The sun has set, but the wide sky over Trinidad's Caroni Swamp is still brightly opaline, marked with wisps of pink cloud. The intensely scarlet and immaculately white birds continue to arrive in great flocks, chirruping and flapping as they settle gingerly on the tops of the dark green mangrove trees that line the swamp's long waterways. This is a daily occurrence, this return from the feeding grounds, and a spectacular routine it is.
Our guide in the long woodedn boat is a softvoiced Trinidadian of East Indian heritage. He knows the birds, studies them, photographs them, and shares his knowledge with us. When a jet roars overhead, the scarlet ibises rise en masse into the sky while the white egrets around them remain placidly on their perches. Why? we ask.The guide explains: The egrets are in their nesting period; instinct tells them to protect their young. The ibises are not nesting; instinct tells them to flee.
The glowing sky, the dramatic swamp, the beautiful birds: All of this entrances us on a balmy West Indian evening. (And, amazingly, there are no bothersome bugs to spoil the mood.) In this island we sense the presence of South America, only seven miles away, across the "Serpent's Mouth," the narrow gulf between the island and the mainland. Because of this proximity, Trinidad abounds with birds, hundreds of species of them, many of them rare, most of them colorful. They can be found all over the island, on its forested hills, in its cultivated fields, and on its long white beaches.
TRinidad and its satellite Tobago lie far down at the southern end of the Caribbean island chain, close to the coast of Venezuela: "two islands, one nation," as the government lieks to say. Former British colonies, the islands are now an independent nation within the British Commonwealth, English-speaking, and, for the Caribbean, relatively prosperous. Oil and natural gas form the basis of the economy; the encouragement of tourism, especially on Trinidad, has been neglected until recently because the nation is not dependent on it. This accounts for the fact that although Trinidad has more miles of beach than any other West Indian island, it still has few seaside hotels.Many Trinidadians, in fact, go to Tobago for its fine, easily accessible beaches and relaxed atmosphere. For the more adventurous tourists, though, an hour's walk through a Trinidadian forest will bring them to long, empty beaches of sparkling sand and water. There are also some very good public beaches within an hour's drive from Port of Spain, notably at Maracas Bay, near the charming town of Blanchisseuse.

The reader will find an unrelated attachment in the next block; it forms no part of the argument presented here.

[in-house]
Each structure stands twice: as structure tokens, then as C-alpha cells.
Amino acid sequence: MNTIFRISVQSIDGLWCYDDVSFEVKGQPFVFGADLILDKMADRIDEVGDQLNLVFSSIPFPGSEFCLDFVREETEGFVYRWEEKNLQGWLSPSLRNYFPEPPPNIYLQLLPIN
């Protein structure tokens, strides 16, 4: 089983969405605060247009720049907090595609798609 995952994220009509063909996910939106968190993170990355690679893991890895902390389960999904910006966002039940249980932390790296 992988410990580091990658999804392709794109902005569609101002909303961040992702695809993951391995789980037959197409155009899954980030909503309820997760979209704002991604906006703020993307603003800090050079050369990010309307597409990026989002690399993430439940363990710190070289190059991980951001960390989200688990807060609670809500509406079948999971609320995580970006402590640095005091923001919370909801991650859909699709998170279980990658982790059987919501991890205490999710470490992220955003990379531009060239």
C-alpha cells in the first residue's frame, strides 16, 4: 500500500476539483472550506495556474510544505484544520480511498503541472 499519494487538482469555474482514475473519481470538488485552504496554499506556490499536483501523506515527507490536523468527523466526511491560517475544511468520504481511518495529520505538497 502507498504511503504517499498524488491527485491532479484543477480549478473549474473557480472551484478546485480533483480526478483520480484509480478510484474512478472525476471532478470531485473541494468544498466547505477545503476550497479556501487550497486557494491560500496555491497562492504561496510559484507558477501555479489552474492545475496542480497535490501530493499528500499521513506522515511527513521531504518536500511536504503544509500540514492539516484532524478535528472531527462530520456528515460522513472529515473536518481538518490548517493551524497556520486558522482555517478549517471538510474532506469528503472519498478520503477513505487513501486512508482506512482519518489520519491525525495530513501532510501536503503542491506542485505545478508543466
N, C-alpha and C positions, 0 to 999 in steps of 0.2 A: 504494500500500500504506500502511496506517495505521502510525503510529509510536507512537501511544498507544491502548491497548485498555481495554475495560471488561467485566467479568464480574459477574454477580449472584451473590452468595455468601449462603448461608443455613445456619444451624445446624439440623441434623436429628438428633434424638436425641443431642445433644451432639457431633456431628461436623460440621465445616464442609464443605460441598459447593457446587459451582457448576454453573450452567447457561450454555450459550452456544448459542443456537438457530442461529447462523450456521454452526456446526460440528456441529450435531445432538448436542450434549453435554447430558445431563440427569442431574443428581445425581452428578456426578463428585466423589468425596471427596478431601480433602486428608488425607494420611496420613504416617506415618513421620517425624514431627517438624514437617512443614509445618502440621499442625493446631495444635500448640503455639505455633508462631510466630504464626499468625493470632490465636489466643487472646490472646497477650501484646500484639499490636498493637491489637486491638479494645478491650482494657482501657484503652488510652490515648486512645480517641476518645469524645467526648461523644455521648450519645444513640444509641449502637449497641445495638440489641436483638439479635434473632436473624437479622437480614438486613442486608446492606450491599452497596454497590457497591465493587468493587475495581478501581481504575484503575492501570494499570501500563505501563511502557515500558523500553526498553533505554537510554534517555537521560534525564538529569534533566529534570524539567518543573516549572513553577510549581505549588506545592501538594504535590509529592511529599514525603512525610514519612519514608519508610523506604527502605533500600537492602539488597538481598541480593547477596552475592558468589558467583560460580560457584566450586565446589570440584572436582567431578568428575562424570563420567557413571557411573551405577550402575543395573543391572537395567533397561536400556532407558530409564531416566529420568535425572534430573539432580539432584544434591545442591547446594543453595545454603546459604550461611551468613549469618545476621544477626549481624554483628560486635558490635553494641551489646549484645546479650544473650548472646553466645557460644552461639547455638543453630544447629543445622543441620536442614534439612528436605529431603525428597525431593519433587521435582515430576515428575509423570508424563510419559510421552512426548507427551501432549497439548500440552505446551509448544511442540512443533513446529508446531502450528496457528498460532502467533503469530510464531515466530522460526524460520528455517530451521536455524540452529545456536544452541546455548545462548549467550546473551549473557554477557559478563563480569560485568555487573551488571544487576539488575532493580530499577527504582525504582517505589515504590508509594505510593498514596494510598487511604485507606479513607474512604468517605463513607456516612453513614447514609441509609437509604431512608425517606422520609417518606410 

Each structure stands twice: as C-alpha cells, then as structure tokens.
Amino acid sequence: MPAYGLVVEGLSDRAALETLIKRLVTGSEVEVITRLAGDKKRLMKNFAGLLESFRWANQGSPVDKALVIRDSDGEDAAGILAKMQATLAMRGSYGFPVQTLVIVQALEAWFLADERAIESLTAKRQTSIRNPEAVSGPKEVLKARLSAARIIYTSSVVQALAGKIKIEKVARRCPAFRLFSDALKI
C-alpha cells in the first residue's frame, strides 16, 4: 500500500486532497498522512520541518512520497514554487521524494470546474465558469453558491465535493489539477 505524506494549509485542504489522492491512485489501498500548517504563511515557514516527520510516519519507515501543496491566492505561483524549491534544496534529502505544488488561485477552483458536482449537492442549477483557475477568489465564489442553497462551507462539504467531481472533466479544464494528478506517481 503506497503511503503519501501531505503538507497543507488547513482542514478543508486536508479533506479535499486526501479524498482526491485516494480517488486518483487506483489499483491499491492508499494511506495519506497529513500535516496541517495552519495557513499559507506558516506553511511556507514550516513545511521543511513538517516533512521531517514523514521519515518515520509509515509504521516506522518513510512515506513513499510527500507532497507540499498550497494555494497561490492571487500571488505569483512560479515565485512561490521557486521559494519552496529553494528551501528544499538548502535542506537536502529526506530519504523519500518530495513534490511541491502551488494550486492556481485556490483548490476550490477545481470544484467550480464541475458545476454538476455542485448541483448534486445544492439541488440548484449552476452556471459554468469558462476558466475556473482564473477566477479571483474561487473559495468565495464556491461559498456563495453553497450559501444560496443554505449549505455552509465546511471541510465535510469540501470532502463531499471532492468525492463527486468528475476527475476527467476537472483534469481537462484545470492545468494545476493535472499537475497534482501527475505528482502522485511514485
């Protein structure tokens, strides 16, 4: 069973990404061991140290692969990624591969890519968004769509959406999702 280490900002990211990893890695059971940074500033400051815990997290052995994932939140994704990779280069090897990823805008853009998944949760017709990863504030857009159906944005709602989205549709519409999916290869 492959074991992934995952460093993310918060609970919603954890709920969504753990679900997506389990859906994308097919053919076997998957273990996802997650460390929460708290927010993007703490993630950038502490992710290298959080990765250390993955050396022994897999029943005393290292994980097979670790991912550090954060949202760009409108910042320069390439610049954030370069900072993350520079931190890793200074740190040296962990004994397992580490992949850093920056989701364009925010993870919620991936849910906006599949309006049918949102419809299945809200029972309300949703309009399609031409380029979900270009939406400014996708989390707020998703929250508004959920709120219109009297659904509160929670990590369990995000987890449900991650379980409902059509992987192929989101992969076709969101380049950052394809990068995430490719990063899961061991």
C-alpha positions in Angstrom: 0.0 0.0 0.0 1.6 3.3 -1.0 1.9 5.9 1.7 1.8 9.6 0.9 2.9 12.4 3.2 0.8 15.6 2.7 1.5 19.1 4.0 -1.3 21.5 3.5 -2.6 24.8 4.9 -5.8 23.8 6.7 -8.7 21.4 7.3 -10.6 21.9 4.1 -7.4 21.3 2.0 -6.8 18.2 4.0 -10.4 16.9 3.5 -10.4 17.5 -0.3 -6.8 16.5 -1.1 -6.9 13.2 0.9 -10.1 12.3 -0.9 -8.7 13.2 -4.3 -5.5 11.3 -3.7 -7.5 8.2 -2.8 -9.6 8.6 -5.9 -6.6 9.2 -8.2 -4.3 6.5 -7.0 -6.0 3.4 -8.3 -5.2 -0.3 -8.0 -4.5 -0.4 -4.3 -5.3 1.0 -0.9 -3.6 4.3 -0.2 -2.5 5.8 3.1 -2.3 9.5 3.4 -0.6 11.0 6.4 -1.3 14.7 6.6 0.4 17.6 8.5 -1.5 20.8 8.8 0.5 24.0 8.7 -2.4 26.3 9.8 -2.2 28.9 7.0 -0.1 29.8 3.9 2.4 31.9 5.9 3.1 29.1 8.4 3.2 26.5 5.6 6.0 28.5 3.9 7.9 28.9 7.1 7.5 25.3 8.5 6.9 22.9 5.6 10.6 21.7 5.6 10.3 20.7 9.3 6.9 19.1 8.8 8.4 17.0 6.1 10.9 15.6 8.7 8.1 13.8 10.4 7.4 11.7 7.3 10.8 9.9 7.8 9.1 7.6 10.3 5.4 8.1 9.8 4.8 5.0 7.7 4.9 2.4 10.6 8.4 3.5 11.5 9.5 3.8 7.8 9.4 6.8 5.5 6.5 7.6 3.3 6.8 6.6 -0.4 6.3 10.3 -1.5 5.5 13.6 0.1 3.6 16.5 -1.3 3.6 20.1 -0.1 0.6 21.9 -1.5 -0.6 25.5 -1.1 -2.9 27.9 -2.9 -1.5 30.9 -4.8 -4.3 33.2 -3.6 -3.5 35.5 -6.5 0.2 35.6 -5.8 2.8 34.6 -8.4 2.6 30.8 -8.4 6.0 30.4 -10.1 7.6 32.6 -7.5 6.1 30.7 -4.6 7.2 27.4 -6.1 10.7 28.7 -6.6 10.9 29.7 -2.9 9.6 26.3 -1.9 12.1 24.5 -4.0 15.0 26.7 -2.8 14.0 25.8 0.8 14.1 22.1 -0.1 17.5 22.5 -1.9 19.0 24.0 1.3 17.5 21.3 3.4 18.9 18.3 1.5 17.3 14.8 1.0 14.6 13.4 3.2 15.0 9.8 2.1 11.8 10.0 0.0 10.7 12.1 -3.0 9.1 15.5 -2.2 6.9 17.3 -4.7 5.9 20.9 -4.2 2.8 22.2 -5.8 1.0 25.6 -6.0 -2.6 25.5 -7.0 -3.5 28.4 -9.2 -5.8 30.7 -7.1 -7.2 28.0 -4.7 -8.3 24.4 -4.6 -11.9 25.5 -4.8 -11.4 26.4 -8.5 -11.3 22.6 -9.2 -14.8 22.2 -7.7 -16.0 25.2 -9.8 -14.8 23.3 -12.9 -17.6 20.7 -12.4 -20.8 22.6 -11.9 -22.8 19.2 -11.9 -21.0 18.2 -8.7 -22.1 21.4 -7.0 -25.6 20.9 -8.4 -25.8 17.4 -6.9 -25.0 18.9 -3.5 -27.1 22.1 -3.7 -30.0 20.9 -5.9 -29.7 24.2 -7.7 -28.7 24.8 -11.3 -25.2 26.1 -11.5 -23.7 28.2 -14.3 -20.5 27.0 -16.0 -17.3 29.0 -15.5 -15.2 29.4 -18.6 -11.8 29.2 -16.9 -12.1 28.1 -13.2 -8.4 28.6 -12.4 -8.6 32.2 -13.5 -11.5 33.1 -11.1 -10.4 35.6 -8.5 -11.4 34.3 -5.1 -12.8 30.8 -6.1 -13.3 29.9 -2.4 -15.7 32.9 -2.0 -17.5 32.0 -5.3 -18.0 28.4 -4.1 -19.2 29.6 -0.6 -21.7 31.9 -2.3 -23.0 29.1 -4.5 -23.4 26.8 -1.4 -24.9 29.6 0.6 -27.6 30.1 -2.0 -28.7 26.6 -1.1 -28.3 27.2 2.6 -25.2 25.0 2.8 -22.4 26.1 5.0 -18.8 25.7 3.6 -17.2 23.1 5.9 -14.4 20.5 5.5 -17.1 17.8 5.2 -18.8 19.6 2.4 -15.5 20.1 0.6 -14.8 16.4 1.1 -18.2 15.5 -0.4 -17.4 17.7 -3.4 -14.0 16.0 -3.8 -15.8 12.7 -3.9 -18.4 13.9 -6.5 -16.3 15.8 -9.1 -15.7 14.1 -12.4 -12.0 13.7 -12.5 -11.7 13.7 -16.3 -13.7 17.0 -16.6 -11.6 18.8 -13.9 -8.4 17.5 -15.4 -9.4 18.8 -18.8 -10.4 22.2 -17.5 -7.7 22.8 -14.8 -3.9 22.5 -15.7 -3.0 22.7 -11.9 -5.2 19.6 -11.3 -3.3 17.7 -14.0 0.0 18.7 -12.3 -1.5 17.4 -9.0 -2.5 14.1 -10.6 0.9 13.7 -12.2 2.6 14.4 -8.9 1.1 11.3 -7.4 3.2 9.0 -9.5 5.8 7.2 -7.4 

Port of Spain is Trinidad's big and busy capital, essential to the country but not, except at Carnival time, worth more than two or three tourist days. We stay at the Hilton, surely one of the most dramatic hotels in the world. Perched on a hill high over the city, it is an ambitious complex of glass-walled structures, open balconies, airy walkways, and lush vegetation, all of it arranged around a huge swimming pool terrace.
Called the "upside down" hotel because the entrance is at the top of the hill and most guests take elevators downm to their rooms, the Hilton hangs directly above Port of Spain's 200-acre Queen's Park Savannah.
The Hilton, like the town, is informal and racially mixed; blacks, whites, East Indians, Chinese, and others mingle with apparently little racial tension. One of the things that unites this city and, in fact, the whole nation is Carnival, the annual pre-lenten celebration that brings the Trinidadians and thousands of visitors together ofor weeks of parades, costumes, steel bands, calypso singers, competitions, dancing, dining, and all the other components of a first-class, all-out festival.